The Kings, however, have a young core in place and $38 million to spend in free agency. That gives them an opportunity to greatly improve their roster with the right moves this summer, but their rise in the standings still will depend on the growth of players such as De’Aaron Fox, Buddy Hield and Marvin Bagley.

This group needs more help, and this isn’t an offseason for the Kings to sit on their hands. Even before the Davis trade, general manager Vlade Divac hoped to upgrade at center, with a decision to make on Willie Cauley-Stein.

Now that the Kings will play against the Lakers and their new star big four times per season, whomever mans the position for Sacramento will become even more important. The team has been linked to Nikola Vucevic, DeAndre Jordan and Dewayne Dedmon in free agency rumor mills, and they could be a better fit against Davis.

[RELATED: Kings troll Warriors over Finals loss]

The Kings have high hopes for next season, including playoff aspirations. They can’t completely base their summer plans off what happens with the Warriors, Lakers or any other team, but it’s clear that one team in the Pacific just became a major player, and Sacramento needs to do the same with player development and smart free-agent signings.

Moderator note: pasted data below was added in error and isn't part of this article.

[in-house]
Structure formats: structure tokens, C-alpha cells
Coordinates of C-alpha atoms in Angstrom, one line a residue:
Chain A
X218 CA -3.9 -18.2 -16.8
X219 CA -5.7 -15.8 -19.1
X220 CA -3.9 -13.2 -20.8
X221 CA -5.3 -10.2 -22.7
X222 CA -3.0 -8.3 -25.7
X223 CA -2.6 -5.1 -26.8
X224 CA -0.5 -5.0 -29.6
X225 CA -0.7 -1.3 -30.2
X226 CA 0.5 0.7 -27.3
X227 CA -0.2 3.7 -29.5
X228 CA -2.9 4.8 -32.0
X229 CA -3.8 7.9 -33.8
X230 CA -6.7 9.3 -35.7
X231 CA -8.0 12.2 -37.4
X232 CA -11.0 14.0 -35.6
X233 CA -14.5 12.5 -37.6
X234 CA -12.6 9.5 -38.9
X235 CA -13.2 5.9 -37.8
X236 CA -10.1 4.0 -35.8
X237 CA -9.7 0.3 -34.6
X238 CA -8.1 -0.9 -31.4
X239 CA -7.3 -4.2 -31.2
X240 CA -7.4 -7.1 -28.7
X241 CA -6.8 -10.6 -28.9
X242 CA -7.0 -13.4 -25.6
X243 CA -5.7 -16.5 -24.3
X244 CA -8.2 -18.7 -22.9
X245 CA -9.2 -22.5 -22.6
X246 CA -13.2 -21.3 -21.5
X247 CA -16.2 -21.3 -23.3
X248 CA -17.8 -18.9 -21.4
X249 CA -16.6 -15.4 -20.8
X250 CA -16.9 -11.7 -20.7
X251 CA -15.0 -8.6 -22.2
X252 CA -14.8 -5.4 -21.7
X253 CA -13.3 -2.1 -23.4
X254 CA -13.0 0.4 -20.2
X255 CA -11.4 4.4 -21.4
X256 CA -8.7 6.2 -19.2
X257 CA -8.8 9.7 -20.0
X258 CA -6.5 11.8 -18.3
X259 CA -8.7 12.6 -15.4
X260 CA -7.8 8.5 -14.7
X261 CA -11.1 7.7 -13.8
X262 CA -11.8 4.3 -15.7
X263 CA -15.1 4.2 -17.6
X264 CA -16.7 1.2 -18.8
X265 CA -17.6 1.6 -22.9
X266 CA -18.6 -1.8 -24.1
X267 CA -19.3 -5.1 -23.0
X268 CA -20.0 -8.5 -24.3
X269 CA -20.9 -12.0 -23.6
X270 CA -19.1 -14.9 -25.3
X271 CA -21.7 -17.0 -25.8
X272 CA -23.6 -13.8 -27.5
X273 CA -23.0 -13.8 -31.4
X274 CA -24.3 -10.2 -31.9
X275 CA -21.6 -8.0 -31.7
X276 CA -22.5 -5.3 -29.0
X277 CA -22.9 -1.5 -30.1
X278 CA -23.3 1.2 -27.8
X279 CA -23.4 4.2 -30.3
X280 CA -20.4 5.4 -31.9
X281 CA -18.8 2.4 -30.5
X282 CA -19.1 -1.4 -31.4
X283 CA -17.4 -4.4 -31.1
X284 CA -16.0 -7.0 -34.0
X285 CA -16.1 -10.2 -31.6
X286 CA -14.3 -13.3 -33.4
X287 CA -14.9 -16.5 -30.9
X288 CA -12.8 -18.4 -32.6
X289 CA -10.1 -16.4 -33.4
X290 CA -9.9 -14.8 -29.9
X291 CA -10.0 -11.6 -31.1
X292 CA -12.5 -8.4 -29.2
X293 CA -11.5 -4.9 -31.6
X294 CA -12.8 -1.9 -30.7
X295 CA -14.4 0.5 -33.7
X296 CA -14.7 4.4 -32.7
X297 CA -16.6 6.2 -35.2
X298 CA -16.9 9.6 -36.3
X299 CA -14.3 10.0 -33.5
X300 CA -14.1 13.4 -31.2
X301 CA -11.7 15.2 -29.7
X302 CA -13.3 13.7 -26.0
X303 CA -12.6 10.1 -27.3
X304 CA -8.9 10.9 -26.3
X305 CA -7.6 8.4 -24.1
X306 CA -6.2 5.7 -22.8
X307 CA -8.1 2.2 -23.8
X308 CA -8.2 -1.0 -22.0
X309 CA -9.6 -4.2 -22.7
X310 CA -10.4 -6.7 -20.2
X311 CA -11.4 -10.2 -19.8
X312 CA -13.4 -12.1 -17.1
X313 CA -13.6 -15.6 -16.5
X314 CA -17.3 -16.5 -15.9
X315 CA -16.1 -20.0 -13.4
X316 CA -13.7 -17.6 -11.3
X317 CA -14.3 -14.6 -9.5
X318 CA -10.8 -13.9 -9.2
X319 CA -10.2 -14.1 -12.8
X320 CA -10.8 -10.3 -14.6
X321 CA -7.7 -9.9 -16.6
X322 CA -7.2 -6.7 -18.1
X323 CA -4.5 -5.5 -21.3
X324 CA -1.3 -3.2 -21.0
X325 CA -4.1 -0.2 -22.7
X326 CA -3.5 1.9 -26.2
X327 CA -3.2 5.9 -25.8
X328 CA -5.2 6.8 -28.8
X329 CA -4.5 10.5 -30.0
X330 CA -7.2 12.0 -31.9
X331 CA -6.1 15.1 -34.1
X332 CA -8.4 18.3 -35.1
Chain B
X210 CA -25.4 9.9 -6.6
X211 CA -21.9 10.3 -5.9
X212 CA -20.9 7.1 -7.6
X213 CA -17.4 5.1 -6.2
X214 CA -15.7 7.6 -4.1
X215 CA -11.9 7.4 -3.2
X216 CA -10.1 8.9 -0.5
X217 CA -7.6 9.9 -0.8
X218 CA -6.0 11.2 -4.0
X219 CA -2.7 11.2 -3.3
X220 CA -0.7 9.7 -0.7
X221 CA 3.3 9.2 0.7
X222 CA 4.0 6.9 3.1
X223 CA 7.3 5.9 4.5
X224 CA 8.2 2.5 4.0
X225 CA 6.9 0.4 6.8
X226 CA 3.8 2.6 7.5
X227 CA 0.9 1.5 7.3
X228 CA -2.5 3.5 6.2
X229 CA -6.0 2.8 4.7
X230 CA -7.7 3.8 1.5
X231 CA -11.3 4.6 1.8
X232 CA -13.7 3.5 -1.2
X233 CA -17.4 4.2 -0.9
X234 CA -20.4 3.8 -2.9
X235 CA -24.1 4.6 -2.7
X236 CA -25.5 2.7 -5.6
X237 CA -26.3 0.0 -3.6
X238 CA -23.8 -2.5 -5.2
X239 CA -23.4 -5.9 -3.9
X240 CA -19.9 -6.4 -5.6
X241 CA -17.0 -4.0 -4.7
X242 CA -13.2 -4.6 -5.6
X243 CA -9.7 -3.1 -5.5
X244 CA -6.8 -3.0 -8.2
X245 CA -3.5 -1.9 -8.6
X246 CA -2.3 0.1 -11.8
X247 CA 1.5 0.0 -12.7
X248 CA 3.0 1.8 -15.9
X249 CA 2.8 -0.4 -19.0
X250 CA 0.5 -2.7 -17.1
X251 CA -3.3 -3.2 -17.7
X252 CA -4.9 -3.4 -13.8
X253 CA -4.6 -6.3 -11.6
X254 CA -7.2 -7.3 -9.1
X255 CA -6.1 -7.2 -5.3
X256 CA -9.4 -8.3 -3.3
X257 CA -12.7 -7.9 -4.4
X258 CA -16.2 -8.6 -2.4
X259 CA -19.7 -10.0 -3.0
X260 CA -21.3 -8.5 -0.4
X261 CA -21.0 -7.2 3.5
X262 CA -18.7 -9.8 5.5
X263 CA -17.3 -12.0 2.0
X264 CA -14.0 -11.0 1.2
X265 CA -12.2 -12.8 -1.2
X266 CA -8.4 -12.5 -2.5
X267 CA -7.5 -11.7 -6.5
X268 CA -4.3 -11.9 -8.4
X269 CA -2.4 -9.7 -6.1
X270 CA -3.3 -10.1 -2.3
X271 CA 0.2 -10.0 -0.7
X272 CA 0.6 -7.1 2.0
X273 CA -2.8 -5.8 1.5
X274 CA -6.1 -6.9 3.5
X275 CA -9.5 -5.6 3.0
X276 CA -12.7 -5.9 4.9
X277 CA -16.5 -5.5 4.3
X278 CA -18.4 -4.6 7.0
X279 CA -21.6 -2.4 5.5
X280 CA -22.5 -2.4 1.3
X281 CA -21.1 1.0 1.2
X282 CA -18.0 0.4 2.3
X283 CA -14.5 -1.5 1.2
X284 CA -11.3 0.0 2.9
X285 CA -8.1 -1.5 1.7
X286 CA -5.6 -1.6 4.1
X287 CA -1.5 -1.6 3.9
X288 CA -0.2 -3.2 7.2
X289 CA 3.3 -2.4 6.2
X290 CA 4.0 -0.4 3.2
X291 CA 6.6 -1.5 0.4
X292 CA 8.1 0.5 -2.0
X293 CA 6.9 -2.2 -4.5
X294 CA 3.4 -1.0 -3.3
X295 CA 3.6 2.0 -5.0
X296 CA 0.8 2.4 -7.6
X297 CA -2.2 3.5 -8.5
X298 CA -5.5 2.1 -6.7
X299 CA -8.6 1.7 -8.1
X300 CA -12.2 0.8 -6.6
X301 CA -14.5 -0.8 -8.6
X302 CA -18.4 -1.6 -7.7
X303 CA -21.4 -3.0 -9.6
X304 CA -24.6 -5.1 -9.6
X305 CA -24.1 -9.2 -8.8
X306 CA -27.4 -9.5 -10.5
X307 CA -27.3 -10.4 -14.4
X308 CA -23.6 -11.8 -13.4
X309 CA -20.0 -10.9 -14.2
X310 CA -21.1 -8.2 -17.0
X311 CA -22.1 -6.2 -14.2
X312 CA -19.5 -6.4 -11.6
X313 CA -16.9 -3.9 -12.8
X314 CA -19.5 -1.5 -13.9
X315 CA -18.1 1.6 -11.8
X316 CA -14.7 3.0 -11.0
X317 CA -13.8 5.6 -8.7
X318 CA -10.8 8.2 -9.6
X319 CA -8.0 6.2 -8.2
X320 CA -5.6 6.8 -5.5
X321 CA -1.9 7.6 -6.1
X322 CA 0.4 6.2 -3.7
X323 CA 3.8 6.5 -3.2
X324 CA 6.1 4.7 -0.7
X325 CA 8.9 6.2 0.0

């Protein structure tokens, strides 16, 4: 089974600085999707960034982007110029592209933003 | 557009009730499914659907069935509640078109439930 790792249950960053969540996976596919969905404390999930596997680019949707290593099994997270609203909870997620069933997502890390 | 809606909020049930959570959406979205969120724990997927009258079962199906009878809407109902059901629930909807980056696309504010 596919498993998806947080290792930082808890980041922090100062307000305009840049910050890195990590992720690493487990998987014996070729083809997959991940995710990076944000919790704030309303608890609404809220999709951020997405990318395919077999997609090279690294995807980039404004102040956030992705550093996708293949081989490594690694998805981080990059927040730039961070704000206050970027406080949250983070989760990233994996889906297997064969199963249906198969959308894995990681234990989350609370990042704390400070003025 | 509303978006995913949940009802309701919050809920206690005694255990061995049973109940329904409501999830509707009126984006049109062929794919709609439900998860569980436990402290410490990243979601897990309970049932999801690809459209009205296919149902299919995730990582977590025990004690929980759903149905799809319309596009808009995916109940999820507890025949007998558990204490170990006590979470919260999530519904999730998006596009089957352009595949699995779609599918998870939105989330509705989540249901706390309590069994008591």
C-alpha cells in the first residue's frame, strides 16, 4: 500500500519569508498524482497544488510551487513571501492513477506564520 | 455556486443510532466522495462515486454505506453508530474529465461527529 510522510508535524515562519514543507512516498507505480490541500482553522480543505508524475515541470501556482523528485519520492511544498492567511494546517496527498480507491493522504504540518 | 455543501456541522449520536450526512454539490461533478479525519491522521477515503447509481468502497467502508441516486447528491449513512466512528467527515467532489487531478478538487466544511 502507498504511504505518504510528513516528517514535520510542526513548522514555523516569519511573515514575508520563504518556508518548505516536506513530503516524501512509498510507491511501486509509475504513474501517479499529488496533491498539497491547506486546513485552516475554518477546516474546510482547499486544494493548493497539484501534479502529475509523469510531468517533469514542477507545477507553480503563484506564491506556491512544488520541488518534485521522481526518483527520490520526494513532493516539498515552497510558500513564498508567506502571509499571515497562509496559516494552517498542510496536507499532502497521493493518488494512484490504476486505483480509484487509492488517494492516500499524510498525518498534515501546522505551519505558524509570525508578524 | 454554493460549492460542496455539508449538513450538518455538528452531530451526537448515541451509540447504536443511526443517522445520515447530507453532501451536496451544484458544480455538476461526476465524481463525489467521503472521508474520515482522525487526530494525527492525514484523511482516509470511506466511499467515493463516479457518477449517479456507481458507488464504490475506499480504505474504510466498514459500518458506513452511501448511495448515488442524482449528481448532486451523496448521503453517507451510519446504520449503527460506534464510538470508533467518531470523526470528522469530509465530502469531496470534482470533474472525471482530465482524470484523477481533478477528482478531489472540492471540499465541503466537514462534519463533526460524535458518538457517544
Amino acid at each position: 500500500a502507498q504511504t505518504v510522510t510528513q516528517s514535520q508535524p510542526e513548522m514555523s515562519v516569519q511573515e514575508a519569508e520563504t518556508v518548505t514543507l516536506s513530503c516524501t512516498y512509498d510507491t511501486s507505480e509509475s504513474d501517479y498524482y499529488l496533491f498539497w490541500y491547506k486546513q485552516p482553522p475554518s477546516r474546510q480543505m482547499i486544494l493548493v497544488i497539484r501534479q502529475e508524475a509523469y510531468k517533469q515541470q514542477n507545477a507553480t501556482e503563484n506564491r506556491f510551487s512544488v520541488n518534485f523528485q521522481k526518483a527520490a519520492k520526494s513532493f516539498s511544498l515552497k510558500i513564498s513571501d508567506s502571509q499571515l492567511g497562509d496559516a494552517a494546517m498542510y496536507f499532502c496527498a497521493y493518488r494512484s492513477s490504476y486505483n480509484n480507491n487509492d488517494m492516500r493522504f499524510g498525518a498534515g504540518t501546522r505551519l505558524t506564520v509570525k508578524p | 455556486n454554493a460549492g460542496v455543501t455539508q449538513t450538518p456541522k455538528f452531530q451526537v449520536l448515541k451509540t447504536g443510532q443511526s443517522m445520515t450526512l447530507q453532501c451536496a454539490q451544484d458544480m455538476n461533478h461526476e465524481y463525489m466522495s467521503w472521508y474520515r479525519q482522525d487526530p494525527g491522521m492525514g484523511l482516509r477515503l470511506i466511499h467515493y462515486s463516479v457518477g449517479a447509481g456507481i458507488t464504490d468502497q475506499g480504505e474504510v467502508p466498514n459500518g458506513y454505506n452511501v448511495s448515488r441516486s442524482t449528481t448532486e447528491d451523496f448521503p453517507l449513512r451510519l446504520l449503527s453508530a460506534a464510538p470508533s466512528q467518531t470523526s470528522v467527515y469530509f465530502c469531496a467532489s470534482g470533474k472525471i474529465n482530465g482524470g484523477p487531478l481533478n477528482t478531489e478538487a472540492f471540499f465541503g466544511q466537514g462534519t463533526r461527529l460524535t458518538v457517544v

Former NBA player turned Kings scout Predrag Drobnjak stops by Sacramento

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AP

Former NBA player turned Kings scout Predrag Drobnjak stops by Sacramento

SACRAMENTO -- The NBA draft process is entering its final week, and that means it’s time for the Kings to call all of their scouts back from afar and whittle the list to a handful of prospects for pick Nos. 40, 47 and 60.

During Wednesday’s workout, former player-turned-European scout Predrag Drobnjak was seated courtside next to longtime friends Vlade Divac and Peja Stojakovic. Following the workout, he hit the floor, took some shots and showed off some of his old moves.

In his playing days, Drobnjak was known for his ability to knock down a long-range shot, and in Seattle, he became a bit of a cult hero for his television ads, which still can be found hidden deep on the internet.

There used to be an entire website devoted to Drobnjak and the Drobnjak Manjaks. Unfortunately, it no longer is available.